Trafigura had been waiting for the right market conditions before restarting operations at the decommissioned gas site.
16 March 2022
Energy trading giant Trafigura is “actively looking” at reopening a gas terminal in the north-east of England as the UK and Europe try to reduce their reliance on Russian energy.
The Swiss company has had the option for years to reopen the Teesside site, but was waiting for the “right market window”.
After gas prices soared in recent months, the company confirmed to the PA news agency that the plans are being considered at the moment.
“We are actively looking.
“In the current market conditions we are seeing unprecedented interest in establishing Teesside as a major import terminal of LNG into the UK.
“All substantive technical design and permitting work has been completed to allow the project that includes using a FSRU (floating storage regasification unit) to be constructed.”
The site started to bring gas into the UK in 2007, but its previous owner shut it down in 2015, saying it had got to the end of its commercially viable life.
Trafigura bought the rights to the site two years later.
The plan could open another route for gas from the Middle East or the US into the UK, and onwards to Europe.
At its height the site could bring as much as 600 million cubic feet of gas a day into the country.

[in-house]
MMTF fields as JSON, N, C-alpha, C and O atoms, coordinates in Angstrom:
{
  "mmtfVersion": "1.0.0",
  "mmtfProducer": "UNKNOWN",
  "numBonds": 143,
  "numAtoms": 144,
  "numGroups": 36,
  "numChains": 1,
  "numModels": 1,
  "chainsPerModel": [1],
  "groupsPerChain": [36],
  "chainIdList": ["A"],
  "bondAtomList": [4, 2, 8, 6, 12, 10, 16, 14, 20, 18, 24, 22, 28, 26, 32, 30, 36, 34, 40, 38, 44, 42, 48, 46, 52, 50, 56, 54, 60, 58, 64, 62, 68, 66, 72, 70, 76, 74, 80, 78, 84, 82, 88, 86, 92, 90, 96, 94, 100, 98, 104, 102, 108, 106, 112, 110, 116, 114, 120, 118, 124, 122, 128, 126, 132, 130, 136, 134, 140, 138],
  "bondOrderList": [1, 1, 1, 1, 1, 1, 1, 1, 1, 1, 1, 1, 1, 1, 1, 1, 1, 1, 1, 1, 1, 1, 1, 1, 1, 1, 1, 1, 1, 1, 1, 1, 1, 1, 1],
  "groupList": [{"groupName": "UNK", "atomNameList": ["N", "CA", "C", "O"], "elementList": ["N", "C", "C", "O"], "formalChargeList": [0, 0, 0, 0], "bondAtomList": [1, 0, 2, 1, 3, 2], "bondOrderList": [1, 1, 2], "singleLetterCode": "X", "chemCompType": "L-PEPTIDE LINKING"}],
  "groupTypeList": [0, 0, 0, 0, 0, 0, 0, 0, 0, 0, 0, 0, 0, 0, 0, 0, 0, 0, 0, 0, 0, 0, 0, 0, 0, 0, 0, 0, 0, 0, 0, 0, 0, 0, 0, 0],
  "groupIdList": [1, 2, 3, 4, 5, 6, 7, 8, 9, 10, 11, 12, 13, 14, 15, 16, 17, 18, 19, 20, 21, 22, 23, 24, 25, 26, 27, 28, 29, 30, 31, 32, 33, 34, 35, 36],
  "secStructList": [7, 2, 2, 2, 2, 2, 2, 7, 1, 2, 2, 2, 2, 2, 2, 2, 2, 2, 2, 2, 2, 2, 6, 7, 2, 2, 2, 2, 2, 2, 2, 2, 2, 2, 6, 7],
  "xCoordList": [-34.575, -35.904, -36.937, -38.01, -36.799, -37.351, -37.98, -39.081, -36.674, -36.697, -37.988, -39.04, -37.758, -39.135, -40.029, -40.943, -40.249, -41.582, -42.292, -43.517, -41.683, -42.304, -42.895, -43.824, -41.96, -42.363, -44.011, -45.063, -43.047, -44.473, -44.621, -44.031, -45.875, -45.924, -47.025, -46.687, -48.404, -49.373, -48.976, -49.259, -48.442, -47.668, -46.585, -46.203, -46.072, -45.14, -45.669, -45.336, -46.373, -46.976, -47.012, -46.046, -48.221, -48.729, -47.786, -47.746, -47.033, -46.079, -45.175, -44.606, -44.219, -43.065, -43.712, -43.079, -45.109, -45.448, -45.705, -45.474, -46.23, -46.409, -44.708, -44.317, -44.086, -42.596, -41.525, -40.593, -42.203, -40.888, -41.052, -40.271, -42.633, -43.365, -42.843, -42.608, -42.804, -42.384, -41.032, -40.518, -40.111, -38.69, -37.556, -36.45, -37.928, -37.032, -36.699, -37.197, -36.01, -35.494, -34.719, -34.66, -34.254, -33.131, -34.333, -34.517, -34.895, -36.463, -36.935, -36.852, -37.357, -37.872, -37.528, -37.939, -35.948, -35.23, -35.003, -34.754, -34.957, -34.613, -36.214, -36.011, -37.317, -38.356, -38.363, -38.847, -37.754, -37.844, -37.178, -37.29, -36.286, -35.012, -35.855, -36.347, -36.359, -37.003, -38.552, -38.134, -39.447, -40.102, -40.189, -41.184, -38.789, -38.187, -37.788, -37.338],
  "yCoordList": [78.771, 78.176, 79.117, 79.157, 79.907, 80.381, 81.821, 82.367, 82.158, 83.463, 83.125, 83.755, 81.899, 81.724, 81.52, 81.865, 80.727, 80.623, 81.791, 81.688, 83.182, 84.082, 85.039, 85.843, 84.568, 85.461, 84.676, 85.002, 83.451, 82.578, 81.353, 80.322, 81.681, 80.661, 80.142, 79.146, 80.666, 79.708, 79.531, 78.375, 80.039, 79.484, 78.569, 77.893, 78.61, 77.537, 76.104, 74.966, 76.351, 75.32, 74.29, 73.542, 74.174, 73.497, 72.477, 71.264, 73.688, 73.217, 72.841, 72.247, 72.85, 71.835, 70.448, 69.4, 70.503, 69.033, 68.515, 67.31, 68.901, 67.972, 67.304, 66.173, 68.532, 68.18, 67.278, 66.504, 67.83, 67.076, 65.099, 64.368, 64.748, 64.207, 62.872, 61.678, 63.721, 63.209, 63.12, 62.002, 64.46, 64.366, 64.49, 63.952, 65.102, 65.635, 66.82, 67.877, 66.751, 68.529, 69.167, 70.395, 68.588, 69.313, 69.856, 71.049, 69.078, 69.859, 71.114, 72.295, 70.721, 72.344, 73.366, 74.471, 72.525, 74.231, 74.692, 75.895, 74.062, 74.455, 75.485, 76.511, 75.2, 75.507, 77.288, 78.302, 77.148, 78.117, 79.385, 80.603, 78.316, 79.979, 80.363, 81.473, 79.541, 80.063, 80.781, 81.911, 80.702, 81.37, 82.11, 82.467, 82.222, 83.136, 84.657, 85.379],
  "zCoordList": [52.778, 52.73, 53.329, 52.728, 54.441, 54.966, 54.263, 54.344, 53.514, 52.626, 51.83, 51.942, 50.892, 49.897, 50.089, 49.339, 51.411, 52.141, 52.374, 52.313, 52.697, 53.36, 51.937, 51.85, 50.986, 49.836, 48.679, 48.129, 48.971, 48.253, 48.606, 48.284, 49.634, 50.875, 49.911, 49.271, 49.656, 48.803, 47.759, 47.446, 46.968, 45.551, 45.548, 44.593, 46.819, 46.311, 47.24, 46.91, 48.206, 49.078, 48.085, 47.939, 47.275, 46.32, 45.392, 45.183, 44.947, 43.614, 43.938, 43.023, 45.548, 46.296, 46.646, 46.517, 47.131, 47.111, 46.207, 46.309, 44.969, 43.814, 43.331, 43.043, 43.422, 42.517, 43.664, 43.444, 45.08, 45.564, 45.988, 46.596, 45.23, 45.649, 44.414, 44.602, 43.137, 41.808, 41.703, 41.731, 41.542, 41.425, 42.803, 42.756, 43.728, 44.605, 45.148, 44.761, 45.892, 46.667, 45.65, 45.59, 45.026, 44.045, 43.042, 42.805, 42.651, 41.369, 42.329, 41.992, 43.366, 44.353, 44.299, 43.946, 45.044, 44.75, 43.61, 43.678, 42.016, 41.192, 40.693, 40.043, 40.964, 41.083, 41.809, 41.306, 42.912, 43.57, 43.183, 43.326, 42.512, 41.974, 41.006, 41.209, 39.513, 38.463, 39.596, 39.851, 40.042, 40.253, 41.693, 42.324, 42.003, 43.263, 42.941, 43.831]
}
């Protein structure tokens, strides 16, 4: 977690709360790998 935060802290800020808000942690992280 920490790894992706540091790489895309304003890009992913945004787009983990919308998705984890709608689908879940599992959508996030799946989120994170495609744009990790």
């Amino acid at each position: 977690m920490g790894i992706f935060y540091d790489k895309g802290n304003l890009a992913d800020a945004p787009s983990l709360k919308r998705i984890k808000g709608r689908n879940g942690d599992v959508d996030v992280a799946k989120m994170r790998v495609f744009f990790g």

This could help reduce the need for Russian natural gas, which currently heats homes and keeps heavy industry running across the continent.
Oil has for a long time been brought by ship into Europe, but gas is more complicated to ship.
To do so the methane gas needs to be cooled to 160 degrees below freezing, which turns it liquid. It can then be pumped on to purpose-built ships which keep it chilled as it is transported.
At the other end the methane can once again be turned into gas and piped into the UK’s gas grid.
But this can only happen in plants which are set up to take the methane off ships and convert it back into gas.
The UK currently has three such sites, a significant proportion of the total across Europe.
A fourth active site would help ship more gas into the UK, which could be used here or piped to mainland Europe.
Spain has the highest number of LNG terminals in Europe but the country has limited pipeline connections with the rest of Europe, so it is difficult to get the gas that arrives there to Germany, which uses huge quantities of Russian gas.